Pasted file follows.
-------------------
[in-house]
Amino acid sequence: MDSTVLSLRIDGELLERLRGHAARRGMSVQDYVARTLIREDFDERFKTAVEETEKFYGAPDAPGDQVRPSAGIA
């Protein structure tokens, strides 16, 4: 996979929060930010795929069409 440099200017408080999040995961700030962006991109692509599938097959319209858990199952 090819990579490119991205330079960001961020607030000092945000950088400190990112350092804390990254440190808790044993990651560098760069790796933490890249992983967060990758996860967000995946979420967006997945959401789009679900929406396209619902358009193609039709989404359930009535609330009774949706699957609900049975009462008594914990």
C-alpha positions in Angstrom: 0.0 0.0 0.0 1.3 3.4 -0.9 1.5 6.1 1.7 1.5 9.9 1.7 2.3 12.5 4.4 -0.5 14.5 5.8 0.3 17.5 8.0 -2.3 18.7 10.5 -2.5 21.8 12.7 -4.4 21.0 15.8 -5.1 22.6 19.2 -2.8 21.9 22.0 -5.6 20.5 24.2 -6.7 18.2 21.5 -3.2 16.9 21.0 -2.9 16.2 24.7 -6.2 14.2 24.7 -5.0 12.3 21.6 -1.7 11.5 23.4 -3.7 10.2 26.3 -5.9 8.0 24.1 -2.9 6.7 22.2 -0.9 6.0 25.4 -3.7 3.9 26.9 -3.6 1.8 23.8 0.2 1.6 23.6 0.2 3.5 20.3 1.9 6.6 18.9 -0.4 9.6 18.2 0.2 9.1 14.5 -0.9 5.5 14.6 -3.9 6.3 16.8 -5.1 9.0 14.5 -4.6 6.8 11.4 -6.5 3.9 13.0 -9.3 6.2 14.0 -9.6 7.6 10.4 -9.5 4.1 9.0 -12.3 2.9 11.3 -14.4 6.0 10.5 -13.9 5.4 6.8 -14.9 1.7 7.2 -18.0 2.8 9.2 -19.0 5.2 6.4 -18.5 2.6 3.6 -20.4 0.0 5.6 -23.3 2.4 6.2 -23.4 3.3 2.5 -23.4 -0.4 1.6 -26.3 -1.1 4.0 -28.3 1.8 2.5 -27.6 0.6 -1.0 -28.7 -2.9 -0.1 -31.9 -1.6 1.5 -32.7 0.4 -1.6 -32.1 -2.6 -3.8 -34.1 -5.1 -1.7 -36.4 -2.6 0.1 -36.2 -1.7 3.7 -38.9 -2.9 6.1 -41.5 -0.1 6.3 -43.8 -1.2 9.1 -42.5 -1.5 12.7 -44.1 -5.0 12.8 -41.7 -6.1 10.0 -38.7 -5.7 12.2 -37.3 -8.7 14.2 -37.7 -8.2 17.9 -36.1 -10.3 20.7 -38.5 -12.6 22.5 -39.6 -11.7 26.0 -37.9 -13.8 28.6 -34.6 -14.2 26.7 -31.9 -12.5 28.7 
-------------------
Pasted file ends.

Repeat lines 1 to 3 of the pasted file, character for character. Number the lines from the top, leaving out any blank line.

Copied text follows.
[in-house]
Amino acid sequence: MDSTVLSLRIDGELLERLRGHAARRGMSVQDYVARTLIREDFDERFKTAVEETEKFYGAPDAPGDQVRPSAGIA
């Protein structure tokens, strides 16, 4: 996979929060930010795929069409 440099200017408080999040995961700030962006991109692509599938097959319209858990199952 090819990579490119991205330079960001961020607030000092945000950088400190990112350092804390990254440190808790044993990651560098760069790796933490890249992983967060990758996860967000995946979420967006997945959401789009679900929406396209619902358009193609039709989404359930009535609330009774949706699957609900049975009462008594914990």